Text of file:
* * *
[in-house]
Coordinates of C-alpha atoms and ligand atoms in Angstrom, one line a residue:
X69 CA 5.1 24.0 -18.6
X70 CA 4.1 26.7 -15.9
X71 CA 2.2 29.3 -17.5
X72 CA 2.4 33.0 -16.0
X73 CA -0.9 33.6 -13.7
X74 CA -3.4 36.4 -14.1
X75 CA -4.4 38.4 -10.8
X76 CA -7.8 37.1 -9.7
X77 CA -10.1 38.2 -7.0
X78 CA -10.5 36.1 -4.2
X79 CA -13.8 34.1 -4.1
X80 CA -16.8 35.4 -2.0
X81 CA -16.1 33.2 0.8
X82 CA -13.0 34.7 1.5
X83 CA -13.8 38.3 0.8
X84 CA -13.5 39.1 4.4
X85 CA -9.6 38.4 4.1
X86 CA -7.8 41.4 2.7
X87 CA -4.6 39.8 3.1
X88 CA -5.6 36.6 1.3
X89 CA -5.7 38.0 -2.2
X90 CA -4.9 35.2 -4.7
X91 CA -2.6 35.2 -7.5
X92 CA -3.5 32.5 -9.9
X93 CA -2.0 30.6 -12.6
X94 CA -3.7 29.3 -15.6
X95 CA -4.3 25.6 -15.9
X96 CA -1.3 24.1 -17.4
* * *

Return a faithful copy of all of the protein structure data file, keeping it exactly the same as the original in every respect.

[in-house]
Coordinates of C-alpha atoms and ligand atoms in Angstrom, one line a residue:
X69 CA 5.1 24.0 -18.6
X70 CA 4.1 26.7 -15.9
X71 CA 2.2 29.3 -17.5
X72 CA 2.4 33.0 -16.0
X73 CA -0.9 33.6 -13.7
X74 CA -3.4 36.4 -14.1
X75 CA -4.4 38.4 -10.8
X76 CA -7.8 37.1 -9.7
X77 CA -10.1 38.2 -7.0
X78 CA -10.5 36.1 -4.2
X79 CA -13.8 34.1 -4.1
X80 CA -16.8 35.4 -2.0
X81 CA -16.1 33.2 0.8
X82 CA -13.0 34.7 1.5
X83 CA -13.8 38.3 0.8
X84 CA -13.5 39.1 4.4
X85 CA -9.6 38.4 4.1
X86 CA -7.8 41.4 2.7
X87 CA -4.6 39.8 3.1
X88 CA -5.6 36.6 1.3
X89 CA -5.7 38.0 -2.2
X90 CA -4.9 35.2 -4.7
X91 CA -2.6 35.2 -7.5
X92 CA -3.5 32.5 -9.9
X93 CA -2.0 30.6 -12.6
X94 CA -3.7 29.3 -15.6
X95 CA -4.3 25.6 -15.9
X96 CA -1.3 24.1 -17.4